Sunday, March 4, 2012

Hidden Costs of Petroleum and Unpriced Consequences


Modern civilization is heavily dependent upon energy from sources such as coal, petroleum, and natural gas. Yet, despite these energy’s many beneficial outcomes, they can also cause many adverse health and financial effects says The National Academies Press, the premier advisors to the nation of science, engineering, and medicine. This organization is operated under a charter granted by our Congress to publish books and other works on highly important issues in science and health policy. In response to one of their latest charges from Congress, a committee was formed to define and evaluate key external costs and benefits associated with the production, distribution, and consumption of energy from various selected sources. They were asked to focus on health, environmental, security, and infrastructure effects that are not fully incorporated into the market price of energy or into government policies related to energy production.  They was mainly on coal and natural gas such as petroleum as combined they account for nearly 70% of the nation’s electricity. Their results regarding the effects from petroleum were astonishing. 


Estimating the damages associated with external effects was a multi-step process incorporating the “Damage Function Approach”. Based upon the results of external-cost studies conducted in the 1990s, scientists were able to focus their experiments on air and health pollution using these records as a gauge. Using mathematical models, they then estimated these burdens’ resultant ambient concentrations as well as ensuing exposures. The evaluated effects related to emissions of particulate matter (PM), sulfur dioxide (SO2), and oxides of nitrogen (NOx), which have all been found as pollutants on human health, grain crop and timber yields, building materials, recreation, and visibility of outdoor vistas. Health damages such as premature mortality and morbidity (such as chronic bronchitis and asthma) contributed to the vast majority of monetized damages, with premature mortality being the single largest health-damage category due to producing, distributing, and using petroleum products. Of the sample of 498 gas facilities, a $740 million in aggregate damages from emissions were estimated. Another interesting fact that showcases just how harmful one petroleum plant can be, the 10% of the plants with the largest damages produced an astounding 65% of the air-pollution damages from all 498 plants. With so much government funded results exposing the detriment of petroleum production, how can we not pursue wind energy and other alternative electricity sources? Our lives are at stake.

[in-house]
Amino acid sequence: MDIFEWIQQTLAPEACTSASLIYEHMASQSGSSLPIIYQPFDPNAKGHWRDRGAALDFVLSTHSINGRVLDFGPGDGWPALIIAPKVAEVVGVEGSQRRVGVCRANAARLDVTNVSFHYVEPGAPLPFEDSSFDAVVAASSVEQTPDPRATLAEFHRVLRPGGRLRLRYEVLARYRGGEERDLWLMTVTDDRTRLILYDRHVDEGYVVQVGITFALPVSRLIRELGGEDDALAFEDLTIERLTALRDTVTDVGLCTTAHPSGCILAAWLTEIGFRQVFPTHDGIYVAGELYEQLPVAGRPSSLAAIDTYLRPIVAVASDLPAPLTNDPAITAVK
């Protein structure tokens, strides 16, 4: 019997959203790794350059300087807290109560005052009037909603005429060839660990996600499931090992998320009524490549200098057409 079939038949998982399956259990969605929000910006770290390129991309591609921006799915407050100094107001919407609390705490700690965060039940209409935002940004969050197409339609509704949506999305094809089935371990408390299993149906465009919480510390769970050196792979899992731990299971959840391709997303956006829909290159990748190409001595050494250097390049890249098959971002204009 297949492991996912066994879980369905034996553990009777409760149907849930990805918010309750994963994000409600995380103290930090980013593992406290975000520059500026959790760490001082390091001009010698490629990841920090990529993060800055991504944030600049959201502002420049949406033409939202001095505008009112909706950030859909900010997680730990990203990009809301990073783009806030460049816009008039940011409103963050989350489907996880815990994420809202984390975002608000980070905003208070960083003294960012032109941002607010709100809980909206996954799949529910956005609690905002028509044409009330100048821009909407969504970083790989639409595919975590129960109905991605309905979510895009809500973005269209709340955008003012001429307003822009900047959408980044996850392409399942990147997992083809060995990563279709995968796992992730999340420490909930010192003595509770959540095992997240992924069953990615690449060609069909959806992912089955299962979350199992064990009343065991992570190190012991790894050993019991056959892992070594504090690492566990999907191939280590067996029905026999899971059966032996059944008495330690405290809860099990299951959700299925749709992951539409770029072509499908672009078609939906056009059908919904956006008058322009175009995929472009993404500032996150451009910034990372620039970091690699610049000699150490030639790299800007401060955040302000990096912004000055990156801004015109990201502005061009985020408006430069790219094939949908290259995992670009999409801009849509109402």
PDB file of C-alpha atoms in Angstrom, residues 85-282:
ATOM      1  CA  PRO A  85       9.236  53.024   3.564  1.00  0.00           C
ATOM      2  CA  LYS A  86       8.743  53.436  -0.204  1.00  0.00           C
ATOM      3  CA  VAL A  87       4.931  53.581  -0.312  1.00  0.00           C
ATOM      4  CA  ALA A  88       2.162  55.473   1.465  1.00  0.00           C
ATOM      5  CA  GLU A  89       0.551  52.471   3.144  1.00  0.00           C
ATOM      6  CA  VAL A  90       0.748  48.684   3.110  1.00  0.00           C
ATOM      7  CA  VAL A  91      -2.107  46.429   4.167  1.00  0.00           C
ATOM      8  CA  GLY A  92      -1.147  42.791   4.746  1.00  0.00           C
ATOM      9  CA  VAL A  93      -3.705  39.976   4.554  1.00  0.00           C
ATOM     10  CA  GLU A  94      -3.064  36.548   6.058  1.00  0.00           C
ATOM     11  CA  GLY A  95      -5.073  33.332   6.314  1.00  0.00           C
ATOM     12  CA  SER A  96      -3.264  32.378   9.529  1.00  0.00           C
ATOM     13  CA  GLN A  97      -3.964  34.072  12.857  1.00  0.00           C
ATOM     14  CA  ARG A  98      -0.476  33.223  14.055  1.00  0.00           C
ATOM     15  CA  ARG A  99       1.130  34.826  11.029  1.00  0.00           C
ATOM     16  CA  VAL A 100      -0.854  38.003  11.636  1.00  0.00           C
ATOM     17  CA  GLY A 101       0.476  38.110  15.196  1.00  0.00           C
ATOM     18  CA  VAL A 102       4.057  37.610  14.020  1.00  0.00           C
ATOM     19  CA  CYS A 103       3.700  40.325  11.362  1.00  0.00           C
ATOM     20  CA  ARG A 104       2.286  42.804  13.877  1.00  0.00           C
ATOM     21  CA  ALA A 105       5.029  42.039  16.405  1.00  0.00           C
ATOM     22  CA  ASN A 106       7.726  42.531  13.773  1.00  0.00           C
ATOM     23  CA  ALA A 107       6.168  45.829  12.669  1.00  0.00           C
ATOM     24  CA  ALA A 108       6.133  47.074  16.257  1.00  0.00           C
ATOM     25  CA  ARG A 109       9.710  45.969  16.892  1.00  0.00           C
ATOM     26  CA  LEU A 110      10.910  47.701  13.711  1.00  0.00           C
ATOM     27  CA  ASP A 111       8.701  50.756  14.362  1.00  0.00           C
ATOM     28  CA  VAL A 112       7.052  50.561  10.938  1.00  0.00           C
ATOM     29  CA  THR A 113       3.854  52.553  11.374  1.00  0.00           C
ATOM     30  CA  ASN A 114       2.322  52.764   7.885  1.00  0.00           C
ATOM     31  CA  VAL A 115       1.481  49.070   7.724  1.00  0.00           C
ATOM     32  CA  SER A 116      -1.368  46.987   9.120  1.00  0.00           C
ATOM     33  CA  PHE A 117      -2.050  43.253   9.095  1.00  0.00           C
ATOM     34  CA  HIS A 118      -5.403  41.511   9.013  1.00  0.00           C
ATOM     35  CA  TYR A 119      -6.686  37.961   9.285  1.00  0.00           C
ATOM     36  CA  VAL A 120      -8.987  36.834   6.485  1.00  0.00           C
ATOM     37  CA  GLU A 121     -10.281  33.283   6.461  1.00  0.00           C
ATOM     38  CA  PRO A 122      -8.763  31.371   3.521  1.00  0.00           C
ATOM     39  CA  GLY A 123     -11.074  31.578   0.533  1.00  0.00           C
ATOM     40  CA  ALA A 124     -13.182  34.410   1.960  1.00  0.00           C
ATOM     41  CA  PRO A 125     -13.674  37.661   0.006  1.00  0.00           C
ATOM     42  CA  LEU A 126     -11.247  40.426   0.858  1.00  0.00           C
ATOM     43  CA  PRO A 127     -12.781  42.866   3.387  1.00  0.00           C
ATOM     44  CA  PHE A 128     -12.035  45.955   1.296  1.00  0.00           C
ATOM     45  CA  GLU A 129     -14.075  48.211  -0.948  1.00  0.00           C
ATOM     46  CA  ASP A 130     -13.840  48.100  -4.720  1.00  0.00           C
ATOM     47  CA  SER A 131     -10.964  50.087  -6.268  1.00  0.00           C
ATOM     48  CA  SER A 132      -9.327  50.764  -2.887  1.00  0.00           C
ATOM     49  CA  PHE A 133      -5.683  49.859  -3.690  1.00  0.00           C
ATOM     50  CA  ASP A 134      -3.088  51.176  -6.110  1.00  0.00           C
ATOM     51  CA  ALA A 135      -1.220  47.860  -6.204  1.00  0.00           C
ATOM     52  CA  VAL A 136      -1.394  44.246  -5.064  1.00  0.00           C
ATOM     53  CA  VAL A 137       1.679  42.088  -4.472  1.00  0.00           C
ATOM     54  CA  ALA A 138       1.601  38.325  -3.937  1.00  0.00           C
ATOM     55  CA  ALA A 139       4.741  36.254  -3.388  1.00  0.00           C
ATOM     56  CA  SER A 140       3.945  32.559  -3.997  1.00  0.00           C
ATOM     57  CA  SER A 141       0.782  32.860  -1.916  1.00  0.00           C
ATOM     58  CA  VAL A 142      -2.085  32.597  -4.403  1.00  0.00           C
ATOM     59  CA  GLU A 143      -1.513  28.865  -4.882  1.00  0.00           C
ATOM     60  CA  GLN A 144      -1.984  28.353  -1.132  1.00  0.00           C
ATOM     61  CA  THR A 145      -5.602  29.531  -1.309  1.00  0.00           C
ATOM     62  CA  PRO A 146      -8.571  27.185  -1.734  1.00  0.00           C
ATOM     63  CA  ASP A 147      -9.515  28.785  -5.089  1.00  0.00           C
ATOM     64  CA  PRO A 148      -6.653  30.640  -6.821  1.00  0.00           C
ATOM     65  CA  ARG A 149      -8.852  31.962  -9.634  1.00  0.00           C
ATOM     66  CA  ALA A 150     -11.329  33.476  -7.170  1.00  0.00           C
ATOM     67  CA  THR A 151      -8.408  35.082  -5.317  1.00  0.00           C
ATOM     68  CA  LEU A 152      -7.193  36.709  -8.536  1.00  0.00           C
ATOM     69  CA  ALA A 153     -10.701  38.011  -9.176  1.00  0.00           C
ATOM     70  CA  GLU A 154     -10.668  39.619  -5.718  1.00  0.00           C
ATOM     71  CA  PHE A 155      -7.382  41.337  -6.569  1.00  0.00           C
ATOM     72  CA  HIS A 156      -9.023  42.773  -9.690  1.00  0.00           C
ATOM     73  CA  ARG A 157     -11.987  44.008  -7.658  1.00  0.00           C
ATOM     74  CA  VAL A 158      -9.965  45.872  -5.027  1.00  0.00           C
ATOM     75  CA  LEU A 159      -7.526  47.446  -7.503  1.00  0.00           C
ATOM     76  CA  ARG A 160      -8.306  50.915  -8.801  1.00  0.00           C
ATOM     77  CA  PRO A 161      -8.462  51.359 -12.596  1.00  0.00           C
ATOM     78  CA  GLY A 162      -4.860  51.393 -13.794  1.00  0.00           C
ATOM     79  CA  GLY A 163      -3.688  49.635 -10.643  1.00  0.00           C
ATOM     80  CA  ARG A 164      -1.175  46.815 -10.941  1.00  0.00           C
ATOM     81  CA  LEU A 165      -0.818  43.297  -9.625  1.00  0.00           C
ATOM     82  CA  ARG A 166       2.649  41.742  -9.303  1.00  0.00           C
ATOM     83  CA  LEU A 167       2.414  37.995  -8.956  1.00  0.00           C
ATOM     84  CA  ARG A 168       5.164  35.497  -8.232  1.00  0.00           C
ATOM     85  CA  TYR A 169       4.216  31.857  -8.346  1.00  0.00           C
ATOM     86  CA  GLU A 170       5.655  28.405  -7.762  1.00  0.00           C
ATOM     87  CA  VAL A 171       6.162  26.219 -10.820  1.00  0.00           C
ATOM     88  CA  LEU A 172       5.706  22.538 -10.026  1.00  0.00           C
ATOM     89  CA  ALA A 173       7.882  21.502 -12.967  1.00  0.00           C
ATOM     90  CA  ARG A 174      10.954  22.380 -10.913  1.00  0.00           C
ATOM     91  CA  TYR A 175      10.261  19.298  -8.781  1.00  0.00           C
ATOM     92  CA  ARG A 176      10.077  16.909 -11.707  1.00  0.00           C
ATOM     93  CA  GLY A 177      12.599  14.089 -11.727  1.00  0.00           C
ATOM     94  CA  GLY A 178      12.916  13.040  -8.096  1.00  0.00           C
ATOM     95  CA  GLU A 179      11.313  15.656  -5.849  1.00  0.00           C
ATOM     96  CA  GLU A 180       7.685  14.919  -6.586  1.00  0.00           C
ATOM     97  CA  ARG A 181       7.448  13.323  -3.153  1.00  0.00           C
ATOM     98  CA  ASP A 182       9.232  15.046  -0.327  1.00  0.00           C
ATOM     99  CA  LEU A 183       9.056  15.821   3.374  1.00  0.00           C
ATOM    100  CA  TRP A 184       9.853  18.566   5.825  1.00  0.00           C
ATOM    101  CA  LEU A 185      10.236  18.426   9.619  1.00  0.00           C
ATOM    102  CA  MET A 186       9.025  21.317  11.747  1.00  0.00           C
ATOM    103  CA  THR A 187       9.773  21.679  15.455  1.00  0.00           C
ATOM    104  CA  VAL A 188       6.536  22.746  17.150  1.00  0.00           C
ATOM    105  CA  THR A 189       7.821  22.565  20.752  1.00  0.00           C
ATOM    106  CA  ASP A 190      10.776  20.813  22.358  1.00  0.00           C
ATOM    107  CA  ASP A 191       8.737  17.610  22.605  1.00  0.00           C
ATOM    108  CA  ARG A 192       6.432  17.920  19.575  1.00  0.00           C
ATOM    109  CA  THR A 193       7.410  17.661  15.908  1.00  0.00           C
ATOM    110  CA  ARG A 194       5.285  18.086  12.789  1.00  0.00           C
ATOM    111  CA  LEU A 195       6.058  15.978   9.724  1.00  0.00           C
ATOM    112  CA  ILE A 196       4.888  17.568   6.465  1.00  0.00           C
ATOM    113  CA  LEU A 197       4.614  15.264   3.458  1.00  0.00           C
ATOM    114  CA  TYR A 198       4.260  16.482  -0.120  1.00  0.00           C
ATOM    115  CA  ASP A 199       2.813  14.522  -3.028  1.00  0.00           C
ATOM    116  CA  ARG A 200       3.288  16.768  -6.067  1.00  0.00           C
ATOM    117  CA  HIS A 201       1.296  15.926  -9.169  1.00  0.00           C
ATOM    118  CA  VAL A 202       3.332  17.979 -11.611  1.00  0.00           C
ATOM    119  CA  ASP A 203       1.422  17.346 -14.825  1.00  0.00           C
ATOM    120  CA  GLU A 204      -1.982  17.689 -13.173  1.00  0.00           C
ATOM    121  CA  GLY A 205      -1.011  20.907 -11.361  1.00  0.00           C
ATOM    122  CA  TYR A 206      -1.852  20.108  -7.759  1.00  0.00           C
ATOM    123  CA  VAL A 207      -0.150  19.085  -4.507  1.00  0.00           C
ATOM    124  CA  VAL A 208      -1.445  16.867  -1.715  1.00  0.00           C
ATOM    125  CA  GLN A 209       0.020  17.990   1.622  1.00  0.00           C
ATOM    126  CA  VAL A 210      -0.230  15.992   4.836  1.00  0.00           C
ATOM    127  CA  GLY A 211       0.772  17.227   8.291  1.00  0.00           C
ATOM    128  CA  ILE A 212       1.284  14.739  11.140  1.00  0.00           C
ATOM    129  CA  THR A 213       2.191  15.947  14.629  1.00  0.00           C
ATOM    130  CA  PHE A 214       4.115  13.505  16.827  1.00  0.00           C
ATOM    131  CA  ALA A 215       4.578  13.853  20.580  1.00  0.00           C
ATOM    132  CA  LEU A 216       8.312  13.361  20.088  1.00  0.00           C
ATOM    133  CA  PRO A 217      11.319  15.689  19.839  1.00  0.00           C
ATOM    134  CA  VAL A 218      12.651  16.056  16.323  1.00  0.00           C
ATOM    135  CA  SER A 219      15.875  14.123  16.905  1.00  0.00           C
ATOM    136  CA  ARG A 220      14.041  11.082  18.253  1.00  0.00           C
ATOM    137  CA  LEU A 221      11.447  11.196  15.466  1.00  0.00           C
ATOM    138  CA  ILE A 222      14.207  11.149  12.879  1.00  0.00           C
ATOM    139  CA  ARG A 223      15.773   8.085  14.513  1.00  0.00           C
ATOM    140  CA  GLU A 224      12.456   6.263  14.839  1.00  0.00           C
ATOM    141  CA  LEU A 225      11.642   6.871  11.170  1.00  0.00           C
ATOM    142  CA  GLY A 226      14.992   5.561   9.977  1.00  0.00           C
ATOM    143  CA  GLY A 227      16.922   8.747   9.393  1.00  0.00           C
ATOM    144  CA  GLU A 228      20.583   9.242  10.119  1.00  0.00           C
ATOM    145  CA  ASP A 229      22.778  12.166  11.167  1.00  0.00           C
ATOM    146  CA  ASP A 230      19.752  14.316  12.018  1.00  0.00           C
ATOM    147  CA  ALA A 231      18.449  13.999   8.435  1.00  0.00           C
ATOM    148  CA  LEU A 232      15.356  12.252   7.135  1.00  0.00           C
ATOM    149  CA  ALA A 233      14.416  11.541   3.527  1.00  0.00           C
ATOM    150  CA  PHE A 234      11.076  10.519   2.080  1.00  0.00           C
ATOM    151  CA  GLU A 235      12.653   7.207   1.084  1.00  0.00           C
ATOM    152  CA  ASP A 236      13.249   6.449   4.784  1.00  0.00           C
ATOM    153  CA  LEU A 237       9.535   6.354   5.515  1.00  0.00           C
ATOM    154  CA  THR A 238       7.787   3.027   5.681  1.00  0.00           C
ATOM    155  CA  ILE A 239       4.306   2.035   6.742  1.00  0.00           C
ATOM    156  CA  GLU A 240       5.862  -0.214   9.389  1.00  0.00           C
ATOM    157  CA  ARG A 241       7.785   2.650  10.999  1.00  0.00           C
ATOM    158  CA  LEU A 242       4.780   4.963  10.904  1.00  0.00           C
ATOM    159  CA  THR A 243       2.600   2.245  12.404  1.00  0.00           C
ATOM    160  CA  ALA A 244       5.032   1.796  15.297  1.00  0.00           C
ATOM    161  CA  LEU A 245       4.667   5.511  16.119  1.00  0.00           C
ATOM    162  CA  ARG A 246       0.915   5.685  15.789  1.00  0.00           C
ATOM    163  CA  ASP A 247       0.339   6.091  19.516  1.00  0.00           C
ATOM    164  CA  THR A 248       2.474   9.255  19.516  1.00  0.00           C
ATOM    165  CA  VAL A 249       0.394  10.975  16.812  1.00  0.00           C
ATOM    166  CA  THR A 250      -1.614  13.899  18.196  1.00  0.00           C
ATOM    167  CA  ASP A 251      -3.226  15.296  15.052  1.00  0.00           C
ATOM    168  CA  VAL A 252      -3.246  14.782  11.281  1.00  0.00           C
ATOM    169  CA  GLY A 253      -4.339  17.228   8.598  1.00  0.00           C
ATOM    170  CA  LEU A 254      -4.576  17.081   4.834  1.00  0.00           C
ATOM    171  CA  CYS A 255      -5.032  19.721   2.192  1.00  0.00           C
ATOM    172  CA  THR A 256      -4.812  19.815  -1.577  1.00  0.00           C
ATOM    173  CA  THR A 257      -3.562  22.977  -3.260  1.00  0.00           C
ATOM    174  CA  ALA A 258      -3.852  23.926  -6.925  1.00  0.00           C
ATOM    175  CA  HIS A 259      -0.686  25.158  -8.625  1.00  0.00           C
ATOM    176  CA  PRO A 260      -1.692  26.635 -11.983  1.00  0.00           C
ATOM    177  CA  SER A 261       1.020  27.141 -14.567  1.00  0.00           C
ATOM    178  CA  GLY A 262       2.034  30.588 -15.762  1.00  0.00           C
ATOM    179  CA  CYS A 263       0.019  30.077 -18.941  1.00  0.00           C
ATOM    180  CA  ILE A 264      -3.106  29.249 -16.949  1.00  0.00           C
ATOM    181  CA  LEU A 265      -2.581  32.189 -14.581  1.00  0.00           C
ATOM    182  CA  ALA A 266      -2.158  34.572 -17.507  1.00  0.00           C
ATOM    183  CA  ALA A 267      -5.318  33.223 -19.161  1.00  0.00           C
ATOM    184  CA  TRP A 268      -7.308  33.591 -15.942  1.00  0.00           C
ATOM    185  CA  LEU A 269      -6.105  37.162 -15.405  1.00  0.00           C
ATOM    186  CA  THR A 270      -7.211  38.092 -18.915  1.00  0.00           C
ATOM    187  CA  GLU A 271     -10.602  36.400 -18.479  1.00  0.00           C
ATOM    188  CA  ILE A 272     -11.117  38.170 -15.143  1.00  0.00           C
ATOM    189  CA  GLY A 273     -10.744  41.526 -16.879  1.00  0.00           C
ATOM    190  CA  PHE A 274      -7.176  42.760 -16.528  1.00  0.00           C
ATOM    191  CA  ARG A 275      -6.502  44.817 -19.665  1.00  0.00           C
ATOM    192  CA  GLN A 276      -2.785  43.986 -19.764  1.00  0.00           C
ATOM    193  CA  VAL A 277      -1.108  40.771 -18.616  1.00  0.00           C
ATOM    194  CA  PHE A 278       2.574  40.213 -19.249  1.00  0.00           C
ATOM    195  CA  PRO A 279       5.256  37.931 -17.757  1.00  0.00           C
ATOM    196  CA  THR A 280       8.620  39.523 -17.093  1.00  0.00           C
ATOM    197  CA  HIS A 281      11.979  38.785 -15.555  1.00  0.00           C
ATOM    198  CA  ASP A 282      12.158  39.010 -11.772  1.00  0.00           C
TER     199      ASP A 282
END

Smog as seen as brown cloud covering most of the Northern Adriatic Sea acquired February 25, 2003.


References:
Committee on Health, Environmental, and Other External Costs and Benefits of Energy Production and Consumption. "Hidden Costs of Energy: Unpriced Consequences of Energy Production and Use." The National Academies, 2010. Web. 2 March 2012. <https://download.nap.edu/chapterlist.php?record_id=12794&type=pdf_chapter&free=1>

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